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http://dx.doi.org/10.1080/08830185.2020.1851372DOI Listing
December 2020

Functional Analysis of S2486G Mutation and its Contribution to Pathogenesis of Ankylosing Spondylitis.

Arch Iran Med 2020 10 1;23(10):688-696. Epub 2020 Oct 1.

Department of Medical Genetics, Faculty of Medical Sciences, Tarbiat Modares University, Tehran, Iran.

Background: Ankylosing spondylitis (AS; OMIM:106300) is a common complex inflammatory disease; in a previous study, we introduced a novel mutation in the gene (OMIM: 600514) which was associated with AS. This study is designed to investigate the potential effect of S2486G mutation on reelin secretion; additionally, we objected to evaluate the phospholipase A2 () gene (OMIM: 601690) expression and platelet-activating factor-acetylhydrolase (PAF-AH) concentration as the downstream gene and the encoded protein.

Methods: The impact of the S2486G on reelin protein secretion was investigated in CHO-K1 and HEK-293T cells by constructing wild-type and mutant plasmids. Besides, the possible effect of the mutation on expression and concentration of and PAF-AH in THP1 cells was assessed by quantitative real-time PCR (qRT-PCR) and enzyme-linked immunosorbent assay (ELISA), respectively. The study was performed at Tarbiat Modares University, Tehran, Iran, from 2016 to 2018.

Results: Our results showed that S2486G not only causes a significant reduction in reelin secretion in both HEK-293T and CHO-K1 cells, but also it leads to a significant reduction in gene expression ( value < 0.001) and protein level of PAF-AH in THP-1 cells ( value < 0.003).

Conclusion: The S2486G mutation in can alter inflammatory and, to some extent, osteogenesis pathways mediated by reduced secretion of reelin and also reduced expression of the gene.
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http://dx.doi.org/10.34172/aim.2020.87DOI Listing
October 2020

Analysis of Killer Cell Immunoglobulin-Like Receptor Genes and Their HLA Ligands in Inflammatory Bowel Diseases.

J Immunol Res 2020 19;2020:4873648. Epub 2020 Sep 19.

Research Center for Immunodeficiencies, Children's Medical Center, Tehran University of Medical Sciences, Tehran, Iran.

Genetic studies have illustrated that () genes could participate in various autoimmune disorders. We aimed to clarify the role of genes, ligands, HLA-KIR interactions, and their genotypes in inflammatory bowel disease (IBD) susceptibility. The study population was composed of 183 IBD subjects, comprising 100 ulcerative colitis (UC) patients, 83 Crohn's disease (CD) patients, and 274 healthy subjects. Polymerase chain reaction with sequence-specific primers (PCR-SSP) was used to evaluate the absence or presence of the 15 genes, 5 class I ligands, and 2 pseudogenes. We did not find any significant difference in allele frequency of and pseudogenes between IBD patients and healthy controls. In the case of genes, there was a significant difference in frequency between UC patients and healthy controls ( = 0.03, OR = 0.06, 95%CI = 0.008-0.4). Furthermore, we found a significant difference in frequency between CD patients and healthy controls ( = 0.04, OR = 0.49, 95% CI = 0.3-0.8). In the full-array combination of genes, there was no significant frequency difference between UC patients and healthy controls, while two KIR genotypes showed a significant susceptible association with CD. Our data do not support a strong role of NK cells in IBD susceptibility, but it does not rule out a role for KIR variability in IBD patients. However, there are some protective associations such as Bw4 alleles; these associations may be due to the interaction of the alleles to TCRs rather than KIRs.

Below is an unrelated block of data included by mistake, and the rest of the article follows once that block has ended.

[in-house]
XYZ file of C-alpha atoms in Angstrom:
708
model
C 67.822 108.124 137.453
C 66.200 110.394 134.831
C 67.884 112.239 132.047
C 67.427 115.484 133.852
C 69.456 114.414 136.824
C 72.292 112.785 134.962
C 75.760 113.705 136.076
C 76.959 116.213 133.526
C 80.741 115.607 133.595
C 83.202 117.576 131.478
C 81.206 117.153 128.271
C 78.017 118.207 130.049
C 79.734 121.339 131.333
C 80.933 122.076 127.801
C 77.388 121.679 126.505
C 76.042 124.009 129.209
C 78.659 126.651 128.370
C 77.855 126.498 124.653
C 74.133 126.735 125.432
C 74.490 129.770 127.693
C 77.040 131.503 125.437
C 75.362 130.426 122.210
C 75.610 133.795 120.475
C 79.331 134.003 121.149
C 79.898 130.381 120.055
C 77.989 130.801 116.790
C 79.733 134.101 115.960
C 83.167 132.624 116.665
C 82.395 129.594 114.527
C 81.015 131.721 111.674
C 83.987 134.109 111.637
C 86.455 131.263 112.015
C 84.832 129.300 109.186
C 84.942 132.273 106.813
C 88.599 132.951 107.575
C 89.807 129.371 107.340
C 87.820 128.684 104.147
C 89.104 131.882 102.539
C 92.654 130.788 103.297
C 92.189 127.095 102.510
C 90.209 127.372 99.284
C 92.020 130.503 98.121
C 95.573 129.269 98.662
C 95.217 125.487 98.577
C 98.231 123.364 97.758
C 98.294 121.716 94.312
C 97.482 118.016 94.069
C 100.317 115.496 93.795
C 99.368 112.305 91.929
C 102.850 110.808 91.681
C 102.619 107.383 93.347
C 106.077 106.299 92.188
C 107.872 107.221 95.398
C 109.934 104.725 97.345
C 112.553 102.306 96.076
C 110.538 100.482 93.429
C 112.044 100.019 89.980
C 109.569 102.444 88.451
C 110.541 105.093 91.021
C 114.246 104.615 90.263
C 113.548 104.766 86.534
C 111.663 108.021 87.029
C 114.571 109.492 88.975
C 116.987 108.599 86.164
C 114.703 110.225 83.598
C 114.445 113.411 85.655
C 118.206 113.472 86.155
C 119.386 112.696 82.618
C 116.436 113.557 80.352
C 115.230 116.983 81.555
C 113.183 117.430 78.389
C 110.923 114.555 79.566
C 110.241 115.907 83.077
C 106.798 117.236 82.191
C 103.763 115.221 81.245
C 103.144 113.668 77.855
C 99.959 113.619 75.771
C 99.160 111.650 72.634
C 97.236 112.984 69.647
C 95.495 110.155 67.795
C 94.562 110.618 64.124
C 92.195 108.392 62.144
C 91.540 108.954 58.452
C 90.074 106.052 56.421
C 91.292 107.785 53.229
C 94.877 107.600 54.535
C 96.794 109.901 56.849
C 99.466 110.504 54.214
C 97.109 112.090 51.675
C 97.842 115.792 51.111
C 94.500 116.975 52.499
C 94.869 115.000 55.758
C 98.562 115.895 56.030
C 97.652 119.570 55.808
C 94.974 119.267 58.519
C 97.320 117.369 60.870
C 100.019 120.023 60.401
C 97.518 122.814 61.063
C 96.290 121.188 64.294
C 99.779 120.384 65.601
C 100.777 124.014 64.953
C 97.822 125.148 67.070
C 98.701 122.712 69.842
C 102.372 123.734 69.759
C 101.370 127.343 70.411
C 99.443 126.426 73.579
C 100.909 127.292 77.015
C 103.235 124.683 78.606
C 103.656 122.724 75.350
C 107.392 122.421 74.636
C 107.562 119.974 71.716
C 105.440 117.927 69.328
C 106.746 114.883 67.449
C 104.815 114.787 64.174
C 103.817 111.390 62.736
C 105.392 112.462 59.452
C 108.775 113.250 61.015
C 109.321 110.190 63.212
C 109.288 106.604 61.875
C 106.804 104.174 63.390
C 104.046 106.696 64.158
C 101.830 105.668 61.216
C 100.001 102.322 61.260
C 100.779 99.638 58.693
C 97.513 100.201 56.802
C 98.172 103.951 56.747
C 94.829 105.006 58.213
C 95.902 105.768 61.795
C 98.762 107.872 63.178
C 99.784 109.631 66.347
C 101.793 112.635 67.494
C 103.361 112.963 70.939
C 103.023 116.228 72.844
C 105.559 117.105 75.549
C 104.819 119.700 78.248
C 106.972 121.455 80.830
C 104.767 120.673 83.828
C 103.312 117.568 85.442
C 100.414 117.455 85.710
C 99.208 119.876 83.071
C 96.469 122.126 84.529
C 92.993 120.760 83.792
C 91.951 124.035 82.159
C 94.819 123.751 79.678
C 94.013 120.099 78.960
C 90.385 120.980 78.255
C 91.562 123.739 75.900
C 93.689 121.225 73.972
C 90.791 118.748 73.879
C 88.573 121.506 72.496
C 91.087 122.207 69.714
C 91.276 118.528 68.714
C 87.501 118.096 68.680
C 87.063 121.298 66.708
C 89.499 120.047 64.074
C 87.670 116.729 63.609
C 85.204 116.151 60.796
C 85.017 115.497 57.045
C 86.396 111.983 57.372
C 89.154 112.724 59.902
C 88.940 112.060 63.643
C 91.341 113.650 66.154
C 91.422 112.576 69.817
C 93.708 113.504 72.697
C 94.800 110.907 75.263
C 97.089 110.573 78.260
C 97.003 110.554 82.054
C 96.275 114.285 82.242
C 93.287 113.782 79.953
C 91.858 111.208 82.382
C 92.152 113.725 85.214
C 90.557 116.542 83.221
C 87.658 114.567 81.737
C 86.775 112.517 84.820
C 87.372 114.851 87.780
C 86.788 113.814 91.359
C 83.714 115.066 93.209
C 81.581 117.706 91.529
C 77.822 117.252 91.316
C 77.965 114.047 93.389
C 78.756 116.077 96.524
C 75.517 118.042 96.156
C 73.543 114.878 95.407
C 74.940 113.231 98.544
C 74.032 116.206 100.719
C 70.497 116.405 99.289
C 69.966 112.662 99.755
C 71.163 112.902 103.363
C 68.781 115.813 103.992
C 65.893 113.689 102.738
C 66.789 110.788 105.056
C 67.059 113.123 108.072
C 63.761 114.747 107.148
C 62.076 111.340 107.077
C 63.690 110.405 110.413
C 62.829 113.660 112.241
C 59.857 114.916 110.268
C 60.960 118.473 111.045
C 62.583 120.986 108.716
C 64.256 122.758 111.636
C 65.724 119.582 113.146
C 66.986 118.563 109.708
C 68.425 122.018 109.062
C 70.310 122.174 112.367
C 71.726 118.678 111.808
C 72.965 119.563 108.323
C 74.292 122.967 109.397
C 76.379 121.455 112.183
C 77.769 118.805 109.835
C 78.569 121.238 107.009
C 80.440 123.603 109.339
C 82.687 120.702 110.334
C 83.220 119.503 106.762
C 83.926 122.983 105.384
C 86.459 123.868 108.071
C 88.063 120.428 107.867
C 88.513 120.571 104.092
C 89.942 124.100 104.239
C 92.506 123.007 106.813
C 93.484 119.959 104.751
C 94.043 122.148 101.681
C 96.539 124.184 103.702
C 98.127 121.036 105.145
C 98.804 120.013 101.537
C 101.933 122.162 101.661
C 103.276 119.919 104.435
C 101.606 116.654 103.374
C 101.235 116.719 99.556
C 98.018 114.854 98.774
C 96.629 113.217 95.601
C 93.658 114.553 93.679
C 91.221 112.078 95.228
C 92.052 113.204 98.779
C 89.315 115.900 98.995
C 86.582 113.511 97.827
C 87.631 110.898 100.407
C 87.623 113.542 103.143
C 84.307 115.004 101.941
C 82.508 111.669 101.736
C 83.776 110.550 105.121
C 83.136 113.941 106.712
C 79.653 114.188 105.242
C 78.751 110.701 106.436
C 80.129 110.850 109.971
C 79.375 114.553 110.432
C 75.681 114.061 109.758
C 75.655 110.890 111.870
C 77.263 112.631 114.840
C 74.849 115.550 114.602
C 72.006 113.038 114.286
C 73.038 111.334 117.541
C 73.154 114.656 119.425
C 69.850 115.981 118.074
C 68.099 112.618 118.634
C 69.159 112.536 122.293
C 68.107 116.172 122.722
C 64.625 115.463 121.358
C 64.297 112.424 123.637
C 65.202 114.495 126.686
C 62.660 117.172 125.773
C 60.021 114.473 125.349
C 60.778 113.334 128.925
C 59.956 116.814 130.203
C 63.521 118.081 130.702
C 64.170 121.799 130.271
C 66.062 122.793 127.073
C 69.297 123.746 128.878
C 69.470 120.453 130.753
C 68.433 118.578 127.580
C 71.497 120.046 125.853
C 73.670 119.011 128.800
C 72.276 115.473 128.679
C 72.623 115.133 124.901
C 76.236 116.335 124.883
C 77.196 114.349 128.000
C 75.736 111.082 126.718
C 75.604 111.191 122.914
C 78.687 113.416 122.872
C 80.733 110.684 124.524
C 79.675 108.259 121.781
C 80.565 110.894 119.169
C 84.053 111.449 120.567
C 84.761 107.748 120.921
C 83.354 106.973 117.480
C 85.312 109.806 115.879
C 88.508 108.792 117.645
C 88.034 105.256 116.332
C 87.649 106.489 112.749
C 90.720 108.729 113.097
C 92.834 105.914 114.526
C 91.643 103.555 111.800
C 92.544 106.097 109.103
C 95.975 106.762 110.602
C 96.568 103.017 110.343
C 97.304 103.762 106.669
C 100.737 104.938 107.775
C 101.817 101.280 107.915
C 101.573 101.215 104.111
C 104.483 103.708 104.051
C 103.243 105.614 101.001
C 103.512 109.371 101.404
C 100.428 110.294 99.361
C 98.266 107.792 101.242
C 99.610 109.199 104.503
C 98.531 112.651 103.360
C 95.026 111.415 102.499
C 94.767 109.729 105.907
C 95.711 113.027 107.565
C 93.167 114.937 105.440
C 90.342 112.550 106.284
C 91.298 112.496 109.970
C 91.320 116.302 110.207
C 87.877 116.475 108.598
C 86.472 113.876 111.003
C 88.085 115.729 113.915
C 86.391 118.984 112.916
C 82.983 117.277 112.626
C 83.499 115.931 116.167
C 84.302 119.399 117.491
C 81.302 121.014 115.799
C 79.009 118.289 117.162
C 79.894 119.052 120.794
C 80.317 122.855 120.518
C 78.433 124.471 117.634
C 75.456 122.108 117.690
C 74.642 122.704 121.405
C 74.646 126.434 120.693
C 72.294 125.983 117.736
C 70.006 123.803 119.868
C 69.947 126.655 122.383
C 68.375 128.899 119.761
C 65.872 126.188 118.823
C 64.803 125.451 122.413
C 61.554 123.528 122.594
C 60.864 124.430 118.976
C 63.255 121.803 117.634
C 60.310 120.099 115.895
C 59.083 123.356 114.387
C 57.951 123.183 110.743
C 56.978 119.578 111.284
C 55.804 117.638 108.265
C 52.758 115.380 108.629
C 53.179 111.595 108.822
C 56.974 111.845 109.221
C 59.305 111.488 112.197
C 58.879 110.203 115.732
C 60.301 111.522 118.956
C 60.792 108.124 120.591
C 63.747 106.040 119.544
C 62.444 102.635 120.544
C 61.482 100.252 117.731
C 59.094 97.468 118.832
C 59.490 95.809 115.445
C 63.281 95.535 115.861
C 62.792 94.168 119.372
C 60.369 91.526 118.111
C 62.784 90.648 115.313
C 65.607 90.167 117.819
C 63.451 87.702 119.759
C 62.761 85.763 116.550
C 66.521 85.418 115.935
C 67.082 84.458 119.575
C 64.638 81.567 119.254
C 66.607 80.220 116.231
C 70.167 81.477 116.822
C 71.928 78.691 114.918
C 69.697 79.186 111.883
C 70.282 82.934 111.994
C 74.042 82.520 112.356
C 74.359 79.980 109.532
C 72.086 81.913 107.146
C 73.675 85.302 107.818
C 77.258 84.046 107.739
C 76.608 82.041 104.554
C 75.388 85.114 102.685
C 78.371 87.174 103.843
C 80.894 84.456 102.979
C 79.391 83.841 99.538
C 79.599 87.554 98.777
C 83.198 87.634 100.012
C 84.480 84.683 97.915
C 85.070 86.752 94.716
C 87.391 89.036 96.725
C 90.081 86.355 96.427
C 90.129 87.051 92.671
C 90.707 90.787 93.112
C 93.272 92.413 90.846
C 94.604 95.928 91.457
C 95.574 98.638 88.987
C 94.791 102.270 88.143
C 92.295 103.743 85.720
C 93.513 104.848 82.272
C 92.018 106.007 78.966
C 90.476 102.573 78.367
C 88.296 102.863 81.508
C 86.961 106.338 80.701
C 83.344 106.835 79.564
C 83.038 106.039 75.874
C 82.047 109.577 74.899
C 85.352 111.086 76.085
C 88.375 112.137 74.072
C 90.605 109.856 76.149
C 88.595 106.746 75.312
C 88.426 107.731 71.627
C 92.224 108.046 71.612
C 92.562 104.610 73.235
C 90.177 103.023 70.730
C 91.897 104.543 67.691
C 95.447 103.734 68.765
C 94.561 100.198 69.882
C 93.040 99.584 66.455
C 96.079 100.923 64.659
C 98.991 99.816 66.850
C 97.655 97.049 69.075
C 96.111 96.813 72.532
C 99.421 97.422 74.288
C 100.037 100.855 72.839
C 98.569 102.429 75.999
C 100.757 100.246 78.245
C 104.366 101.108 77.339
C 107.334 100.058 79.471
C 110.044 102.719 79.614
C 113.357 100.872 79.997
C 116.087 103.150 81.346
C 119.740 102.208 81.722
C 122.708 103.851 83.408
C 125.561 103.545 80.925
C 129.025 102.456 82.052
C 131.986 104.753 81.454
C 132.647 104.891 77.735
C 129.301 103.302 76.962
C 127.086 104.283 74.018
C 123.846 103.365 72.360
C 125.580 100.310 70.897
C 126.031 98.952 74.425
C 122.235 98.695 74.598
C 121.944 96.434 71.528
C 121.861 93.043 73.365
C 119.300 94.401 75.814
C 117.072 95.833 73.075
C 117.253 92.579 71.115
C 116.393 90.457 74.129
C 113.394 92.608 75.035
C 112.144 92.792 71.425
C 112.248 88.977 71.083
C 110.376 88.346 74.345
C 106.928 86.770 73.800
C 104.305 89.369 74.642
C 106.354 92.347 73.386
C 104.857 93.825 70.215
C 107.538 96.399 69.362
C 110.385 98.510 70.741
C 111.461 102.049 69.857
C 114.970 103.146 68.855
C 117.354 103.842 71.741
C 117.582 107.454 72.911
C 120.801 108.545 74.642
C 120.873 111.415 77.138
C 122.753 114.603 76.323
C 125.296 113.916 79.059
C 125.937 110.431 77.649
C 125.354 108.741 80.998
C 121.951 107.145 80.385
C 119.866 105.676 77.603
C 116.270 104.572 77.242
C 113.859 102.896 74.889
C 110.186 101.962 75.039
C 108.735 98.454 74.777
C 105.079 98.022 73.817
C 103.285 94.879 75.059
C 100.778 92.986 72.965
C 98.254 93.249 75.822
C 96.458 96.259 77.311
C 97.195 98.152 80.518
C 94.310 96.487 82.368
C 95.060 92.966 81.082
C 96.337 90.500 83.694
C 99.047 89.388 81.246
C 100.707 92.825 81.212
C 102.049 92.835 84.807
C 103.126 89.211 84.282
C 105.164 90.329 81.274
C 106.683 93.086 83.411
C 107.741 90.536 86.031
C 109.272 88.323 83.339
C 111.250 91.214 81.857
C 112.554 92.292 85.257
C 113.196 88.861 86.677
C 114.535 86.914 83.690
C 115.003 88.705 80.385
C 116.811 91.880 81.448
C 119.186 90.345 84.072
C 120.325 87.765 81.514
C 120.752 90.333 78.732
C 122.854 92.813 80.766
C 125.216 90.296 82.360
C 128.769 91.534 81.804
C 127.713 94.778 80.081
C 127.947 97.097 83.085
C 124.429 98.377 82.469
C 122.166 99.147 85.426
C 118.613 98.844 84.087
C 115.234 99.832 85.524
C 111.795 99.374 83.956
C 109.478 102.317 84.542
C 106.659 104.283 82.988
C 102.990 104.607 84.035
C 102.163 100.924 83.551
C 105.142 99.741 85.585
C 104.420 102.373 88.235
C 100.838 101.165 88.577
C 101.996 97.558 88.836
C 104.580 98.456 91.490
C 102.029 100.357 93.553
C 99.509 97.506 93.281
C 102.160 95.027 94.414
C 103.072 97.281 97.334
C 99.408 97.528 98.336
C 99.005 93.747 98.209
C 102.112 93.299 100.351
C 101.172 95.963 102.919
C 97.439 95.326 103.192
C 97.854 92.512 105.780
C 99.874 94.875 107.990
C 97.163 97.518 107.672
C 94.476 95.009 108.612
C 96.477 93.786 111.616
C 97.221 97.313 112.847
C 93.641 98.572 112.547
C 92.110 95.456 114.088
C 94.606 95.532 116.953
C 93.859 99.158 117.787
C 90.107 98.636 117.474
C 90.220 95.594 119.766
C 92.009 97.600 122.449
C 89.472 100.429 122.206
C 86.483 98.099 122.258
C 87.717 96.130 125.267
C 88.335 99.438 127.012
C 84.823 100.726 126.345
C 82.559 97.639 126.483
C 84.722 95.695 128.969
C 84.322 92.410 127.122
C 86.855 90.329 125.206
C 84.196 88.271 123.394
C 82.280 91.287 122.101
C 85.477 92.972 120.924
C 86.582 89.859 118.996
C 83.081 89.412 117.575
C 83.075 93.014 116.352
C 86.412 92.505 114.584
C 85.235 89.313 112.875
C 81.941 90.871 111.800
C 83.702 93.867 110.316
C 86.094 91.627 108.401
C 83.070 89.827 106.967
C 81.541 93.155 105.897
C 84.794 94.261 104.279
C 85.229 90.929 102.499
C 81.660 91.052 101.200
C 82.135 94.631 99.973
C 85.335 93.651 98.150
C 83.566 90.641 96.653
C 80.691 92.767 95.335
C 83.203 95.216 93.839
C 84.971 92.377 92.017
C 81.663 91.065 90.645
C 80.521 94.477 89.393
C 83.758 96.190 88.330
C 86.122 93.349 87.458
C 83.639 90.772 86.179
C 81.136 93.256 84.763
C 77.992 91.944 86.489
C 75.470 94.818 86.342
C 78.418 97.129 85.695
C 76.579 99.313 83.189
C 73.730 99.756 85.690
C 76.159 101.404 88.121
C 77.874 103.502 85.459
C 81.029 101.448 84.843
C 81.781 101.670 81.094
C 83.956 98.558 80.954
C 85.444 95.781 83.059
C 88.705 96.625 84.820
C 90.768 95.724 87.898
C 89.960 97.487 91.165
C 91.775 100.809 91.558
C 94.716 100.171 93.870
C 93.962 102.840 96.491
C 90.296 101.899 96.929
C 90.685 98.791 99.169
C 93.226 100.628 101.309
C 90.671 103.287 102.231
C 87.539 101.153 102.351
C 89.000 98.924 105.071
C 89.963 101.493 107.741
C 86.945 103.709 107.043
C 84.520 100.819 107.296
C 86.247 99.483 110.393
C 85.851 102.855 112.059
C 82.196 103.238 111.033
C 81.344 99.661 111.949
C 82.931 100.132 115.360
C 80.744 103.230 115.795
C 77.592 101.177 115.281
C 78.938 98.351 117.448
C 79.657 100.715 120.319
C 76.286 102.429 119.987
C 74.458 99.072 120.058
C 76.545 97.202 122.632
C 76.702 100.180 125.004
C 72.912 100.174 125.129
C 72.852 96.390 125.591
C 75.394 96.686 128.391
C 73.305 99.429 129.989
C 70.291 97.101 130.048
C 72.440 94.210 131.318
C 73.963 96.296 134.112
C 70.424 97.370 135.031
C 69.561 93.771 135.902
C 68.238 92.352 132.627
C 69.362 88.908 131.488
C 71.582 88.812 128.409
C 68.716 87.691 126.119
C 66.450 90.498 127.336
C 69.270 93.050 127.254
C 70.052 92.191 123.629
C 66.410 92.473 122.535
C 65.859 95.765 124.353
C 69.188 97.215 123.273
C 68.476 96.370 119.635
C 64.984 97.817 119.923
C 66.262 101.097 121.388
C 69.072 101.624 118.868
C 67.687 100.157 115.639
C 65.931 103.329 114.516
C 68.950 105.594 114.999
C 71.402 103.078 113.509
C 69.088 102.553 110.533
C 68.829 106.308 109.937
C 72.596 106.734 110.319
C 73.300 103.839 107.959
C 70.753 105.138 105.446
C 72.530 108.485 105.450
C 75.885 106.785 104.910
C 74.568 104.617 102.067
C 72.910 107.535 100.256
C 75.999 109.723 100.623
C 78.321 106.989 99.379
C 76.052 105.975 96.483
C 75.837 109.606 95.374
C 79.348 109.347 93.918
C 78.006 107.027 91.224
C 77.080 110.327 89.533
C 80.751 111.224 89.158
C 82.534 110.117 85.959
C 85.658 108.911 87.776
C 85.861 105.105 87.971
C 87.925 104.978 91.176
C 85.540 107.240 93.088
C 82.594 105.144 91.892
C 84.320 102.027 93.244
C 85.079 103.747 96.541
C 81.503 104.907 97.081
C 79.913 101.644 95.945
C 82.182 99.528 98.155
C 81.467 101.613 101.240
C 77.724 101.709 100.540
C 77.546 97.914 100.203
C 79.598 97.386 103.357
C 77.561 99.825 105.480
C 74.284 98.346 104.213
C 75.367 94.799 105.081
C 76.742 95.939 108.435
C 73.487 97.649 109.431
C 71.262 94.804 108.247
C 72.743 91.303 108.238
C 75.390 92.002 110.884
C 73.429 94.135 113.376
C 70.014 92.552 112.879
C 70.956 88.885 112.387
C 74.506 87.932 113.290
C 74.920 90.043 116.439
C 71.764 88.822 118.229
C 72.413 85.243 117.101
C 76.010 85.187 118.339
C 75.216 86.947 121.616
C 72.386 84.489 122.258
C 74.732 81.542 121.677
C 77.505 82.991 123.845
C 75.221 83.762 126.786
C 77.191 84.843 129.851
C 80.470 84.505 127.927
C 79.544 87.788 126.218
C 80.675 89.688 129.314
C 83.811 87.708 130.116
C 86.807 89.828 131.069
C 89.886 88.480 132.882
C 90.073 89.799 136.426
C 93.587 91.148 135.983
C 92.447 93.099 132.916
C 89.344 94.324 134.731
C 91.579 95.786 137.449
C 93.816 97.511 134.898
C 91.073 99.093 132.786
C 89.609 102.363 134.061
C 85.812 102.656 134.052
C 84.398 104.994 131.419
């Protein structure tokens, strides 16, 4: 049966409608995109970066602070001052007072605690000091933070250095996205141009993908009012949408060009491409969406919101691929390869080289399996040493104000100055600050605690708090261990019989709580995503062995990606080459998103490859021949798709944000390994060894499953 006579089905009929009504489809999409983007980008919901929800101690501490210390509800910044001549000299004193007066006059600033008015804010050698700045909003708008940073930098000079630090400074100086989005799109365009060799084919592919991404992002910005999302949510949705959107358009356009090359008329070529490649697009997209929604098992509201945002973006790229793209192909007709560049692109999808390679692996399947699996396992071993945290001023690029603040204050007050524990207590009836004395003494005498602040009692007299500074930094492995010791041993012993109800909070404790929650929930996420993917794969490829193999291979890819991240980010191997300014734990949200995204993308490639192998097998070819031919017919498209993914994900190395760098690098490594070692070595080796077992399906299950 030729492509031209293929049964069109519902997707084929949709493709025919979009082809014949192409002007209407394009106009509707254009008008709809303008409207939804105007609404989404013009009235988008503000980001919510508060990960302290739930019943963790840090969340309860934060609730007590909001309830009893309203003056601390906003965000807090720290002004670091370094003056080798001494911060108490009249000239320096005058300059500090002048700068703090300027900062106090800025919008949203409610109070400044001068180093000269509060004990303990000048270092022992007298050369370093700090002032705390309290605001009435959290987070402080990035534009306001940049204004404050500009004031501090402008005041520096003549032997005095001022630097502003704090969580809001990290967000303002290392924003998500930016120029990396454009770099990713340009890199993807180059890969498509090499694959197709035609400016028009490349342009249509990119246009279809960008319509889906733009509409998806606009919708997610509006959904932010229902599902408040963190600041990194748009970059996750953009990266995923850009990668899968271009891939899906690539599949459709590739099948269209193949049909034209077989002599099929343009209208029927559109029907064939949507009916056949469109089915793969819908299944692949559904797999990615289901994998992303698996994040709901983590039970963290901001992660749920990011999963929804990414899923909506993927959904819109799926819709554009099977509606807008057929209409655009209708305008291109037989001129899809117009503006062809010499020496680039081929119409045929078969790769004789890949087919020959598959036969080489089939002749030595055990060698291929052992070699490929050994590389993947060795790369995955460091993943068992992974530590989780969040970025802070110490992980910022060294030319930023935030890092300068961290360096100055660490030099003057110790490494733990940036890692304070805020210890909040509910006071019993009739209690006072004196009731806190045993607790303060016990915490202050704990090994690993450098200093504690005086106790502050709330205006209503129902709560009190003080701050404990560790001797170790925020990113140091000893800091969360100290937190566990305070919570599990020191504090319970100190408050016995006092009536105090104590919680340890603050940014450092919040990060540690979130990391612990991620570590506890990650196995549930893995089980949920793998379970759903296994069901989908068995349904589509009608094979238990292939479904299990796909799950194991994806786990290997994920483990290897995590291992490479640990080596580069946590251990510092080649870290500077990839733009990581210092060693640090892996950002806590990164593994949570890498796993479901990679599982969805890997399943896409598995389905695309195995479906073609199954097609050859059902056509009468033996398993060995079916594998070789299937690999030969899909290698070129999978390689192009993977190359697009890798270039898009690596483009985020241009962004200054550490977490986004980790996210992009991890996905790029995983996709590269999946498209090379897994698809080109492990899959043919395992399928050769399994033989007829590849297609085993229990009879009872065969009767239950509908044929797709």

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http://dx.doi.org/10.1155/2020/4873648DOI Listing
http://www.ncbi.nlm.nih.gov/pmc/articles/PMC7520679PMC
July 2021

Intravenous methylprednisolone pulse as a treatment for hospitalised severe COVID-19 patients: results from a randomised controlled clinical trial.

Eur Respir J 2020 12 24;56(6). Epub 2020 Dec 24.

Rheumatology Research Center, Imam Khomeini Hospital, Tehran University of Medical Sciences, Tehran, Iran

Introduction: There are no determined treatment agents for severe COVID-19. It is suggested that methylprednisolone, as an immunosuppressive treatment, can reduce the inflammation of the respiratory system in COVID-19 patients.